A vandal spreading the message “UNH Funds Genocide” struck Thompson Hall and the façade in front of the flagpole at the University of New Hampshire Monday night. While police have a video of the perpetrator, no suspect had been named as of late Tuesday.

“This is a sad day for UNH,” said outgoing UNH President James Dean in a message to the university community. “It is incredibly unfortunate that some feel they should damage our beautiful, historic campus to make their point.

“This action does nothing to make people more sympathetic to a cause. Instead, it unnecessarily prevents many members of our community from being able to enjoy and access a very special space at what should be a joyful time in the academic year.”

According to a UNH spokesperson, security cameras caught the unidentified perpetrator — in an oversized white sweatshirt, black pants, and a facemask — around 4 a.m., spray painting the Thompson Hall doors.

Dean and the administration have been the target of heated criticism from the anti-Israel protesters active on the Durham campus.

In a statement to NHJournal, the Palestine Solidarity Coalition at UNH (PSC) called Dean “a disgrace to academia.”

They were responding to Dean’s decision to send in the police when protesters tried to erect an encampment on the campus on May 1.

“Maybe James Dean should learn the history of May Day and student movements if he one day chooses to actually read a book. The only threat to campus safety were the cops in riot gear that James Dean invited to campus,” the PSC said.

Twelve people, including 10 students, were arrested at that protest. A week later, a small group of protesters returned to the flagpole, demanding that “all charges are dropped, that UNH fully divests [from Israel], and the resignation of Senior Vice Provost Kenneth Holmes and UNH Police Chief Paul Dean.”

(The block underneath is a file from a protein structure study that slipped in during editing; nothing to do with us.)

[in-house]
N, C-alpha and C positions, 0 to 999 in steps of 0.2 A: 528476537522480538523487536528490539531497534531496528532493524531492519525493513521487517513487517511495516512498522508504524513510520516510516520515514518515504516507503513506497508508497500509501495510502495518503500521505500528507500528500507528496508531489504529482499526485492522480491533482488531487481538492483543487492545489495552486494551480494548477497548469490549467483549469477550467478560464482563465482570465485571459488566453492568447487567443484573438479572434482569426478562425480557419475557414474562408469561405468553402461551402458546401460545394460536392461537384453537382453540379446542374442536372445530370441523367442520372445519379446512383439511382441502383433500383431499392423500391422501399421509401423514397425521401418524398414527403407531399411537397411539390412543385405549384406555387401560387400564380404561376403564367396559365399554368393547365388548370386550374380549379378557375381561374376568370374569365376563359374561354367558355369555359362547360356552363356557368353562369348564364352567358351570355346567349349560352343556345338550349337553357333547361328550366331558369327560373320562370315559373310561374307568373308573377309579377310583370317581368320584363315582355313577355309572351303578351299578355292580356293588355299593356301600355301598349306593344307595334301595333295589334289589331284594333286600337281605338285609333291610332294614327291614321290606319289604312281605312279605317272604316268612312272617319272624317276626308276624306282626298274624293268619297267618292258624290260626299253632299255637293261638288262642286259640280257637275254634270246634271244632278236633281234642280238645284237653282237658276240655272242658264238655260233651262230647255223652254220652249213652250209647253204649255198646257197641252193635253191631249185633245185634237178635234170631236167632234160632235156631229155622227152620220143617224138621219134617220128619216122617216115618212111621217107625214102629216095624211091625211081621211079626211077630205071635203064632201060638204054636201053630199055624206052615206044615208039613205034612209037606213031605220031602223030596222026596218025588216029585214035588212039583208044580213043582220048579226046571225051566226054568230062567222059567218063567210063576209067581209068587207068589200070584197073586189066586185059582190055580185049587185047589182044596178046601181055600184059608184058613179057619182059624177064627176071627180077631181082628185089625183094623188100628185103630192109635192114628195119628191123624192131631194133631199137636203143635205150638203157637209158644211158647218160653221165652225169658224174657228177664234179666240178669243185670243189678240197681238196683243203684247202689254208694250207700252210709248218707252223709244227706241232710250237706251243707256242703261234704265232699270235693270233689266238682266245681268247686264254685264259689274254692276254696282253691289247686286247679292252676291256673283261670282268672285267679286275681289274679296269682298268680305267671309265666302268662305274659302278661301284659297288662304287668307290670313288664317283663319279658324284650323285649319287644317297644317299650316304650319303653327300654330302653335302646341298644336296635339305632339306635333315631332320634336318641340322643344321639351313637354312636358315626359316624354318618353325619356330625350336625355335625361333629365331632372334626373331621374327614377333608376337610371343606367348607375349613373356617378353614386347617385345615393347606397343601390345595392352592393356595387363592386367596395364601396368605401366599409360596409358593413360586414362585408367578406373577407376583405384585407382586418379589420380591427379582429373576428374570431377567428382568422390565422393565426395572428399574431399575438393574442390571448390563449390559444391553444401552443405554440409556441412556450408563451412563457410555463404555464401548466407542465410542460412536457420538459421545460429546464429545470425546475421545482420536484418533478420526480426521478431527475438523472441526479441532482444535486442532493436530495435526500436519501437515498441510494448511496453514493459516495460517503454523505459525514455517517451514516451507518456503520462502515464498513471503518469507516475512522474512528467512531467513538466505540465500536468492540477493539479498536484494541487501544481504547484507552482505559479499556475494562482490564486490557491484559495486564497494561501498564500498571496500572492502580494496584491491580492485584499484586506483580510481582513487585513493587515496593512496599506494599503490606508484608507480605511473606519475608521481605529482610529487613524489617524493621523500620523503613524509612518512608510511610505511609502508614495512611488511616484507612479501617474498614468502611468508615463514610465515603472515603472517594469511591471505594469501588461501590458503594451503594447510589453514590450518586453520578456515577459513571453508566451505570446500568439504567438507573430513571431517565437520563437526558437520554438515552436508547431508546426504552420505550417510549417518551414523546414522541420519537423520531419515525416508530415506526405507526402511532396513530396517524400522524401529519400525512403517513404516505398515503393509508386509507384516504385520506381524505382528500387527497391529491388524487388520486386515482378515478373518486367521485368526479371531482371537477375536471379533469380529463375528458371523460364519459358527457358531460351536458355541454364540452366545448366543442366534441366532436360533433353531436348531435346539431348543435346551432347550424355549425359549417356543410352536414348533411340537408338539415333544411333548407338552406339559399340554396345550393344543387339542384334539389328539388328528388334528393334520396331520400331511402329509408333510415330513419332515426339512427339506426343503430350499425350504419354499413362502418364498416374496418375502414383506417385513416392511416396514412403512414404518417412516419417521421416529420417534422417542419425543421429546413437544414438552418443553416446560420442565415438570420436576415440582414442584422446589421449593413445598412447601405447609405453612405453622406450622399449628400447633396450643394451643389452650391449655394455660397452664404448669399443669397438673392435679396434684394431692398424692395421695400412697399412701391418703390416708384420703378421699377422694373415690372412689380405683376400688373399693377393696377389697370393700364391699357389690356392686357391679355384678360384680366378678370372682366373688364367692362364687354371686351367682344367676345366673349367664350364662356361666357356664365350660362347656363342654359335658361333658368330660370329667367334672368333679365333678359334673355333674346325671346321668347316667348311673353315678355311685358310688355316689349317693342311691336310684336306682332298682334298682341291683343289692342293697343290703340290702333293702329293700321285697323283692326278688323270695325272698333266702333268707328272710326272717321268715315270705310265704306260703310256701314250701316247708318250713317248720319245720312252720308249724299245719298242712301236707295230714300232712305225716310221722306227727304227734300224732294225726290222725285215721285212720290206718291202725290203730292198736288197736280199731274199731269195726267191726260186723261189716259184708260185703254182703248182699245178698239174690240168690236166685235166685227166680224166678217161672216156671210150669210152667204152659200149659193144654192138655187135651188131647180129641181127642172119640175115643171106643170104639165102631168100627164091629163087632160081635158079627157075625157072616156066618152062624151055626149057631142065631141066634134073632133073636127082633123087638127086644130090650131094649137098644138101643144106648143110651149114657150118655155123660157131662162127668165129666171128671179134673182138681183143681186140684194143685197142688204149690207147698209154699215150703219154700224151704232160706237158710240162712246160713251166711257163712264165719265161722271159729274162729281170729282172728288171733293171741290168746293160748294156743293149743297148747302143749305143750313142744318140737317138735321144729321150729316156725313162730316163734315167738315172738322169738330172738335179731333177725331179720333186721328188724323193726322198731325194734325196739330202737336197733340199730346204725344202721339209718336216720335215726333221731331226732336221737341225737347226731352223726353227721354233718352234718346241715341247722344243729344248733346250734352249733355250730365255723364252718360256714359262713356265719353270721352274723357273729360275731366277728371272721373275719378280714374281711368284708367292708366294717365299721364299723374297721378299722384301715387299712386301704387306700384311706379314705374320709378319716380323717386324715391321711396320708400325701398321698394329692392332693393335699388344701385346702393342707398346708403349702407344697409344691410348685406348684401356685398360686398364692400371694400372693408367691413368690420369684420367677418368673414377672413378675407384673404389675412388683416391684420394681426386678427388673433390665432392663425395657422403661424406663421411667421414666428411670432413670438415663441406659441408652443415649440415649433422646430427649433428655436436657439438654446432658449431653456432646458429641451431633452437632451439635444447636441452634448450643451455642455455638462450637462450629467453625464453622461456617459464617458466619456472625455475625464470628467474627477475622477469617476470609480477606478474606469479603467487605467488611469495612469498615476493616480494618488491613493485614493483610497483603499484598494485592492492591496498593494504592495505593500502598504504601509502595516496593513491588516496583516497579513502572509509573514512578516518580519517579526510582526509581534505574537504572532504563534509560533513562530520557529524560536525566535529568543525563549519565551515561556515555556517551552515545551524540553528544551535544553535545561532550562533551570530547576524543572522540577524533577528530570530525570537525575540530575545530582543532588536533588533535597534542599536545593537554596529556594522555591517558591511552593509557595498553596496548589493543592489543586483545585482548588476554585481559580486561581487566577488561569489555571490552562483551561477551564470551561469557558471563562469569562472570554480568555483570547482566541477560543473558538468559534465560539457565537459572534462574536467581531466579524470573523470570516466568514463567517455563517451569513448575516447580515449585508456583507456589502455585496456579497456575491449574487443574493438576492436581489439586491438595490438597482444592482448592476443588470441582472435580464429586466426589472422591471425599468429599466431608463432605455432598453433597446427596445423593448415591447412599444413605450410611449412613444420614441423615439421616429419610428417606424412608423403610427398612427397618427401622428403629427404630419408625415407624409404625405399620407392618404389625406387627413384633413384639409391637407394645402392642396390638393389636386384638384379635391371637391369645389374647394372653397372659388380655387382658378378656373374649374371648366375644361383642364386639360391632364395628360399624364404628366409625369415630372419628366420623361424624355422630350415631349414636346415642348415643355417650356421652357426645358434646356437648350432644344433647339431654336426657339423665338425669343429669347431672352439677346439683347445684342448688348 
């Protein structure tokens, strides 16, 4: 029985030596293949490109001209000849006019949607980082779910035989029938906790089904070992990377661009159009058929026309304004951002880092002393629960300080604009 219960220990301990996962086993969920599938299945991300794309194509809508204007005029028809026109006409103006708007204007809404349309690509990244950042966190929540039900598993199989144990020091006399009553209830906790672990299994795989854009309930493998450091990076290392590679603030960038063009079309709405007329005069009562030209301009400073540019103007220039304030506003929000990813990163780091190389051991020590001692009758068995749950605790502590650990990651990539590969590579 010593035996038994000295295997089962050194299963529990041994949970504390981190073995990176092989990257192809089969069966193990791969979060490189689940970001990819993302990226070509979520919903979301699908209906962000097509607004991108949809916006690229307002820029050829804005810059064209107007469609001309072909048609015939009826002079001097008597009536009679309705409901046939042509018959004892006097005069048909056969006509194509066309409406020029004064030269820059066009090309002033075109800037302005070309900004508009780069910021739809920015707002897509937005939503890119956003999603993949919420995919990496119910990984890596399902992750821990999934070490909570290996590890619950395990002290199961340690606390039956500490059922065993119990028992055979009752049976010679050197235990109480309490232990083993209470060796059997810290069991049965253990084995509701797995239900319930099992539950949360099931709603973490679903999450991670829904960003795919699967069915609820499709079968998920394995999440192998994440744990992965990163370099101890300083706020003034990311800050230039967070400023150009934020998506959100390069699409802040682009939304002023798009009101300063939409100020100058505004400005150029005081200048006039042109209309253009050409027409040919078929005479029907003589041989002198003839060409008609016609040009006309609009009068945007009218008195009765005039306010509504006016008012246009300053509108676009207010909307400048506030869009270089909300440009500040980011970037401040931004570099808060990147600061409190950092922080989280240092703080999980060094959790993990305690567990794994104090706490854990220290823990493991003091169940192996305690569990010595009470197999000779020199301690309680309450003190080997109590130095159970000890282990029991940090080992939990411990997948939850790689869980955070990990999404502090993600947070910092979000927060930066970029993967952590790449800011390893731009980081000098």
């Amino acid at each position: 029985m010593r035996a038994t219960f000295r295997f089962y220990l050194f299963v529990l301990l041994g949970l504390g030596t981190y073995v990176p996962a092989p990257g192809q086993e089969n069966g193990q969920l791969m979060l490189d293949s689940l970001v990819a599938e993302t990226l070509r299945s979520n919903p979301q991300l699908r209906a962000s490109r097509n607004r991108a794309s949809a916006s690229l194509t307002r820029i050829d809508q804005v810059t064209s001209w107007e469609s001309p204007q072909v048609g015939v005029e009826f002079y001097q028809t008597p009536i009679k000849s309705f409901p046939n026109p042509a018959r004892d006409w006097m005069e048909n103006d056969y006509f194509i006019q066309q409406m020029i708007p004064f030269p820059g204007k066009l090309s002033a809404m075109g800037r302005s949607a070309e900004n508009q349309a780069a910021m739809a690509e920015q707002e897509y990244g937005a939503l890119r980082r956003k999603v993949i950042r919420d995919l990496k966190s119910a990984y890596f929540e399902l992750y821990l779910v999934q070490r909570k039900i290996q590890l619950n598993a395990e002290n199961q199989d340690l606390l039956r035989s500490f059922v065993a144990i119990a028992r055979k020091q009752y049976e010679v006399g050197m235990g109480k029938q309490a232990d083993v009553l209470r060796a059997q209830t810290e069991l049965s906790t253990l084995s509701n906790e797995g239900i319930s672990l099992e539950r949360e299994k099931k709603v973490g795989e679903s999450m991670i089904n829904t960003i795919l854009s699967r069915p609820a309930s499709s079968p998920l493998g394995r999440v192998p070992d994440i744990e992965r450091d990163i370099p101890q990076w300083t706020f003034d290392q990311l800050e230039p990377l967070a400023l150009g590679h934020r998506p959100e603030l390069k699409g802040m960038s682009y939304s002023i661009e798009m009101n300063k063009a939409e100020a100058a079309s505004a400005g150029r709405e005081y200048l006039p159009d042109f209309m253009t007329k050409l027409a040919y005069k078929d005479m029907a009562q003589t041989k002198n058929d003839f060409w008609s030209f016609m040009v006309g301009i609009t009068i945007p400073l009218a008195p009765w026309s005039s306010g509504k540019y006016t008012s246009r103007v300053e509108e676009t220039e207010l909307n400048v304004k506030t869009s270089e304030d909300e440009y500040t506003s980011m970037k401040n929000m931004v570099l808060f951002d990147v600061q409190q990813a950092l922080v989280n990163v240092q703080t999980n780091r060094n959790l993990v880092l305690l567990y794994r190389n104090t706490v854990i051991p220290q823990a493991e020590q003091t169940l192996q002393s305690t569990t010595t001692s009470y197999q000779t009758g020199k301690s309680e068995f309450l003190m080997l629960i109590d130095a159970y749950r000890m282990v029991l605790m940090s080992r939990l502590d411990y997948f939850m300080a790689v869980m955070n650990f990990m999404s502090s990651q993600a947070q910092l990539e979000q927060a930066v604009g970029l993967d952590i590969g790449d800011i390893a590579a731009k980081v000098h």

The PSC and its allies have announced another protest for Wednesday, May 15, at the UNH Franklin Pierce Law School in Concord.

They are demanding “that UNH disclose, divest, and drop the charges for all students arrested at the Gaza solidarity encampment on May 1st.”

There is no evidence currently connecting the previous protests to Tuesday’s vandalism.

Some UNH students, however, see a connection.

“The vandalism shows just how extreme the pro-Palestine/anti-Israel mob is,” said UNH sophomore Sam Farrington, who waved a U.S. flag as a counter protester during last week’s anti-Israel event. “The perpetrator here is clearly trying to instill fear among UNH community members. Students are coming to realize just how radical this movement is.

“It is not about criticizing the Israeli government. This movement consists of two groups: those who are driven by hate and those who follow like sheep because they don’t have the capacity to think for themselves. The suspect deserves to be punished to the fullest extent of the law.”

Dean expressed frustration over the disconnect between events on campus and the horrors of war in the Middle East.

“It is also worth pointing out that vandalism does not help the suffering people in the region in the slightest. Instead of defacing our university, I suggest that people interested in making a positive impact make a contribution to one of the many charities providing humanitarian aid where it is needed.”

He also pledged that the vandalism would be cleaned up well before the arrival of “the 3,800 students from across the country and world who, along with their families and loved ones, will celebrate their commencement this weekend.”